Drama Study: Glengarry Glen Ross by David Mamet

FRom the pRL / originally written in English / C20TH / North America / usa

“All words are finally nothing because it’s only money that really talks.”

Frank Rich, New York Theatre Critics’ Reviews, 1984.
Glengarry Glen Ross was adapted from his own Pulitzer prize-winning play by David Mamet and directed by John Foley. It tells the story of a group of salesmen working for a dubious real-estate firm. Head office has sent a motivational trainer to buck up their mediocre performances. But he has a shock in store for the men: a new sales competition is being launched. The top prize is a new Cadillac car. But, in a week’s time, anyone who’s not in the top two will be fired. (Caution: contains frequent strong profanity.)


Glengarry Glen Ross, by American playwright David Mamet, was first performed by the Royal National Theatre, in London, England, on September 21st 1983. Critic reviews were overwhelmingly positive and the production played in front of sold-out audiences. It won the Society of West End Theatres Award as best new play. In 1984 the play transferred to America, playing first in Chicago and then on Broadway in New York, where critics also recognized the play as brilliant. Nevertheless, ticket sales were slow and the play initially lost money. However, when it won the Pulitzer Prize, sales increased significantly, and it ran for over 300 performances before the first run of shows closed in 1985.

The play opens in a Chinese restaurant in Chicago. Three pairs of men sit in different booths, eating and talking. They all work for the same real estate sales office across the road. Bit by bit, we discover that there is a sales contest on: the winner of the first prize will receive a Cadillac; second prize a set of steak knives – all the rest of the salesmen will be fired! The second act relocates to the sales office the next morning: it has been ransacked and a set of important “leads” – information about potential buyers – has been stolen. A police detective is there to investigate the burglary and one by one the salesmen are interrogated. It seems that one of them is the prime suspect. Glengarry Glen Ross is a modern morality play, an abrasive attack on rapacious business cultures and a withering depiction of the men whose values are twisted by a world in which they must lie, cheat, and even steal in order to survive.

The major theme of Glengarry Glen Ross is business and capitalism. Mamet never lectures his audience on his personal belief, either to praise nor to condemn the workings of business; instead his play shows us the quintessential truth of life lived according to pure business principles: the salesman strives to survive by his wits in a system that damages and drains his better humanity. In the published play, Mamet includes a quote from the real life business book, ‘Practical Sales Maxim’: “Always Be Closing.” To the men in the play, everything is business – even personal relationships.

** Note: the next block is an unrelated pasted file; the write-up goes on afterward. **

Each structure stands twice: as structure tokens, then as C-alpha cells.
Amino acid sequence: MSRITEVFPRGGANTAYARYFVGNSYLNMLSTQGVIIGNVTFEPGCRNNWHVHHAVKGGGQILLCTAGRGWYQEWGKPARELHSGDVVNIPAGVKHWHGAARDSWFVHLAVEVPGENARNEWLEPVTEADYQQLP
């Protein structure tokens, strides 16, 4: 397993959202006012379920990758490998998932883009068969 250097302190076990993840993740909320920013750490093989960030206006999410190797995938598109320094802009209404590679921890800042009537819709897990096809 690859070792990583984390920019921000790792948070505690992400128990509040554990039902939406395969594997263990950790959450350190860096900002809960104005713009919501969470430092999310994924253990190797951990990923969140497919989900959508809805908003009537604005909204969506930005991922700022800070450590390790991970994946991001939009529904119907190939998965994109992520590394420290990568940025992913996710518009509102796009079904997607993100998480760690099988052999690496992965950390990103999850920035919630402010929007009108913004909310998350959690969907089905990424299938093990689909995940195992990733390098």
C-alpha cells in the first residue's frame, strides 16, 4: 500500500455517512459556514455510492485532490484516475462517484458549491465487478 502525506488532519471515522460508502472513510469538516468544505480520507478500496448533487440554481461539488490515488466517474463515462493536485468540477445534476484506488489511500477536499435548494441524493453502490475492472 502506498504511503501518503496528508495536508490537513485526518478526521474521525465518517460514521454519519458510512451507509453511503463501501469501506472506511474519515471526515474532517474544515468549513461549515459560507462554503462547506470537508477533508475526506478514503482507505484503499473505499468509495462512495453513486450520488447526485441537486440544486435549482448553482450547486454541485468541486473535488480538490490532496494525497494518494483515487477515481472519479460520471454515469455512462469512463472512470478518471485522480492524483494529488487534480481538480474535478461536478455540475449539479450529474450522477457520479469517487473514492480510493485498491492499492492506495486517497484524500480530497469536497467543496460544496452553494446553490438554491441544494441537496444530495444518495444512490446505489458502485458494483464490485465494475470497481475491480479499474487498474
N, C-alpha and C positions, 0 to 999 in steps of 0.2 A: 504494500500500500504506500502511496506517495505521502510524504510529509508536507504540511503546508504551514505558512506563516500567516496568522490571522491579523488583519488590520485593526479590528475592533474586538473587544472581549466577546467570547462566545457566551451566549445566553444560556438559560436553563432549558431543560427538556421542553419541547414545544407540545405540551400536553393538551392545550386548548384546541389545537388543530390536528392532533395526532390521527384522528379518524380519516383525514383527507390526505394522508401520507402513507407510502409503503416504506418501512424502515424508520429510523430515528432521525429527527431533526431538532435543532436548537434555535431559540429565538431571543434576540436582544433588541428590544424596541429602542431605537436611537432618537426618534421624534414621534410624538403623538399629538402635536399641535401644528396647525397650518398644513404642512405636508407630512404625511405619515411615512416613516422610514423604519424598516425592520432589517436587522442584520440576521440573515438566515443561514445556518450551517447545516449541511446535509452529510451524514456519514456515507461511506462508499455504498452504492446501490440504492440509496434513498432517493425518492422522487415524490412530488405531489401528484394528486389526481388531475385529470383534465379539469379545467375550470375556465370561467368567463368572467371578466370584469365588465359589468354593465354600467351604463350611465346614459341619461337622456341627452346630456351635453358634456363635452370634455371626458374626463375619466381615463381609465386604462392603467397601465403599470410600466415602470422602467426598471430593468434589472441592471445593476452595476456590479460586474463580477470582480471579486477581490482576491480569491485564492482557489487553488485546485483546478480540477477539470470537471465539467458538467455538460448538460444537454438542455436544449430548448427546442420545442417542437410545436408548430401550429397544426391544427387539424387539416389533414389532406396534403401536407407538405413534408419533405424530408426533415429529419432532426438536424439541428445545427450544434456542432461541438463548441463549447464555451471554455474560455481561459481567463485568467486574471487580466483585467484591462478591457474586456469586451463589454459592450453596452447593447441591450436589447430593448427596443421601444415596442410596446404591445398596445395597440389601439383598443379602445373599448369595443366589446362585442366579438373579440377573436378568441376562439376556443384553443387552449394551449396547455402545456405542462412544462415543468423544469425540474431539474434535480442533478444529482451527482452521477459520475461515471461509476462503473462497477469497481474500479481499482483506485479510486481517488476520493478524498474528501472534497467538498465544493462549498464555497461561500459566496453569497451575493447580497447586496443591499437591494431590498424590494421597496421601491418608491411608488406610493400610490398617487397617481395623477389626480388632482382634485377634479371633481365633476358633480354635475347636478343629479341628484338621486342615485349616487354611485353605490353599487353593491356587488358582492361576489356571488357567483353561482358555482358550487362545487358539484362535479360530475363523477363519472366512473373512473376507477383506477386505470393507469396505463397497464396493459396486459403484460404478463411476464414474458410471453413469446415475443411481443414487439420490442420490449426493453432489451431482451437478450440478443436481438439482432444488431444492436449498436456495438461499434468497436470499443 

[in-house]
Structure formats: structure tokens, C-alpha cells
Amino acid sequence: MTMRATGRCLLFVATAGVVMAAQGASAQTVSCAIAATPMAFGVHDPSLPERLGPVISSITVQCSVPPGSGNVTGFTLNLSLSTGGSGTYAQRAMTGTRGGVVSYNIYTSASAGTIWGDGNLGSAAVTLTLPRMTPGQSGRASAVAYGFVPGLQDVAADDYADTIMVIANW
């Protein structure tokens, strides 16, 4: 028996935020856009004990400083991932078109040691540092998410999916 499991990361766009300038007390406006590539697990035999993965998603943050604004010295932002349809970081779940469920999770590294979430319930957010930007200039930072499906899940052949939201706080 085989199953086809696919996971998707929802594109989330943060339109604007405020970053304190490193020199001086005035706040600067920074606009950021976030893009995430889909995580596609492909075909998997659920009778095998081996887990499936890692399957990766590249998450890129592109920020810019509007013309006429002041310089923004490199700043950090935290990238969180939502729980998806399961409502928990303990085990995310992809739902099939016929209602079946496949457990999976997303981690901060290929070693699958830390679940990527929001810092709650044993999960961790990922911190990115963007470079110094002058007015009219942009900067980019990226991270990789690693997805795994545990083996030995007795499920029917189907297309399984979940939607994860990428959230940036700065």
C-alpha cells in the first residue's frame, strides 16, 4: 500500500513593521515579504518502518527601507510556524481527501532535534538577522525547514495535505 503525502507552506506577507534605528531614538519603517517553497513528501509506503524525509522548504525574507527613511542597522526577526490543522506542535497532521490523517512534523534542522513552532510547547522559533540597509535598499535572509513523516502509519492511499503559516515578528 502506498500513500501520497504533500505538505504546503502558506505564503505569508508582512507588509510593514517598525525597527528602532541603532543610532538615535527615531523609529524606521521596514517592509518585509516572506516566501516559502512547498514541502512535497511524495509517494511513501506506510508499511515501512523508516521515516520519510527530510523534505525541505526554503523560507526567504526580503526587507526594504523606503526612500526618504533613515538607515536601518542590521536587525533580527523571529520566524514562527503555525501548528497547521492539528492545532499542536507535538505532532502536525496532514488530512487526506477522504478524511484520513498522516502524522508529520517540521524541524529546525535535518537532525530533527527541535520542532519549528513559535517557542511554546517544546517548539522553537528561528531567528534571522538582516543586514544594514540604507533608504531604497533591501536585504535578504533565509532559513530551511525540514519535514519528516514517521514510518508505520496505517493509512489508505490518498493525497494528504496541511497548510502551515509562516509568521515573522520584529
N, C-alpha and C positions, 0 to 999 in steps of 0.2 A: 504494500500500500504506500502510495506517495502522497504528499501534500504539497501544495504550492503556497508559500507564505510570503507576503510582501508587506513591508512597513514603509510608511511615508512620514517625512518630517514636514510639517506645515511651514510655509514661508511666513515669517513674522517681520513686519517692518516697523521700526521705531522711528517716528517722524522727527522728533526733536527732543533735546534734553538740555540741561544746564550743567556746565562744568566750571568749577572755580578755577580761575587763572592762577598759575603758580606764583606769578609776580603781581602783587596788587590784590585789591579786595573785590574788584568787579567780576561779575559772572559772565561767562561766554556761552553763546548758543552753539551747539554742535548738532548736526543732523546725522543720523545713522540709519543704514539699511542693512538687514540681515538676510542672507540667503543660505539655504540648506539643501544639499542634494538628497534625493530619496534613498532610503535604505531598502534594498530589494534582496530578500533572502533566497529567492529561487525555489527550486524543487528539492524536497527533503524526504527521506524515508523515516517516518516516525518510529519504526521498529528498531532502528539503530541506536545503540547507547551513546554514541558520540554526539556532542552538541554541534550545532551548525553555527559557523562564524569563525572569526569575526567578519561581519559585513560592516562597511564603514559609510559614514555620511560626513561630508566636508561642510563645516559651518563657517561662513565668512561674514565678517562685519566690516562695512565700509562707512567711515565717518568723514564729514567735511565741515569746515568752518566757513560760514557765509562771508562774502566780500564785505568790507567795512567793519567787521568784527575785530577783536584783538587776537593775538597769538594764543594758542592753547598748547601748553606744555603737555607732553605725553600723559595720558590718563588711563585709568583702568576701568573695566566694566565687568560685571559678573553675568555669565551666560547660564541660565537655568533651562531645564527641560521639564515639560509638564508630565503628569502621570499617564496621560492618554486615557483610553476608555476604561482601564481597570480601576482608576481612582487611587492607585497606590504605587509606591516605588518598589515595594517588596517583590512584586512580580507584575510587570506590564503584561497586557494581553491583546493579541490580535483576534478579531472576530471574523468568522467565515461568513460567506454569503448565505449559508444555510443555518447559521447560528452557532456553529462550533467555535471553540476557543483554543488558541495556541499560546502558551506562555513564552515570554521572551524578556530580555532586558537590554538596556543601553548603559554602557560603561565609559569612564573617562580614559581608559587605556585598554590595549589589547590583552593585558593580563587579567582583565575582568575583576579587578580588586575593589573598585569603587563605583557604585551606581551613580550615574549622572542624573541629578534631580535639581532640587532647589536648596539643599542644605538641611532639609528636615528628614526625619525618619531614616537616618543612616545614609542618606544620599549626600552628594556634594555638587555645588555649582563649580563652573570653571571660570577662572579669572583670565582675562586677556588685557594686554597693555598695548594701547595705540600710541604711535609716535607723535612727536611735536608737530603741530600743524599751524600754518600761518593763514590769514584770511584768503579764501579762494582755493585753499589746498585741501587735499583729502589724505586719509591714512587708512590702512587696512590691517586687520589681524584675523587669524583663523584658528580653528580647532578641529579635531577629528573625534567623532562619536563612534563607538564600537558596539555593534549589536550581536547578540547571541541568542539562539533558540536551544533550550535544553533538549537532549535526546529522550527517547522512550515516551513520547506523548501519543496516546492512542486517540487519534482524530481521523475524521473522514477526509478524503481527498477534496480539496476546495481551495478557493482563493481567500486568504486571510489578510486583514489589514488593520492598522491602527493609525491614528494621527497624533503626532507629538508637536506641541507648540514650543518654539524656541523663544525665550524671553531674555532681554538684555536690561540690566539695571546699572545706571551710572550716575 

IB Learner Profile: Reflective

“We thoughtfully consider the world and our own ideas and experience. We work to understand our strengths and weaknesses in order to support our learning and personal development.”

Many people, including some studying this course, live in comfortable, well-developed circumstances in societies that have adopted capitalism and free market economics. And it’s true that this system has delivered success and wealth to many countries, institutions and individuals. But, how many of us take the time to wonder about the hidden side of capitalism? As you read this play, be reflective about the societies we live in, and about our global economic systems. What is the human cost of the comfort and convenience many of us enjoy?

Lang and Lit Concept: Communication

In Glengarry Glen Ross, language as a means of communication has been twisted. Language is used by (almost) all the characters in the play only as a tool to manipulate potential customers or each other. Deception is at work on every level. We see lying and fantasy as a way of thinking and operating: certainly there is little truth to anything anyone says to anybody, even when it seems to support a friendship or express a philosophy. As you read through the play, think about language as a tool of communication and ask how certain uses of language can hide and conceal the truth.

Towards Assessment: Higher Level Essay

Students submit an essay on one non-literary text or a collection of non-literary texts by one same author, or a literary text or work studied during the course. The essay must be 1,200-1,500 words in length. (20 marks).††

Please find suggestions here; but always be mindful of your own ideas and class discussions and follow the direction of your own programme of study when devising your assessment tasks.

If you are a higher Level student, at some point in your course you must write an essay for assessment. A recurring theme in Mamet’s play is the power of language itself, what can be hidden in speech, and how language both reveals and conceals truth. Every person in the play wants something: but rarely do they say what they want. Instead, they hide their desires behind small-talk, jargon, platitudes, insults, reminiscences and stories. This theme could form the basis for an excellent Higher Level essay, should you choose to write about Glengarry Glen Ross. Lines of inquiry you might pursue include, but are not limited to:

  • In what ways does Roma’s use of language help him shift identity throughout Glengarry Glen Ross by David Mamet?
  • How do certain characters in Glengarry Glen Ross use language in ways that conceal their true motivations?
  • Compare and contrast Levene and Moss’ use of language in the play Glengarry Glen Ross by David Mamet.
  • To what extent is David Mamet arguing that language itself is misleading and imprecise in his play Glengarry Glen Ross?
  • Analyse Mamet’s use of jargon and profanity in Glengarry Glen Ross.
  • In what ways are stories and storytelling central concerns of David Mamet in his play Glengarry Glen Ross?
  • Discuss the idea that what is not said is as important as what is said in Glengarry Glen Ross by David Mamet.

Act 1 Scene 1

That’s ‘talk’, my friend, that’s ‘talk’. Our job is to sell.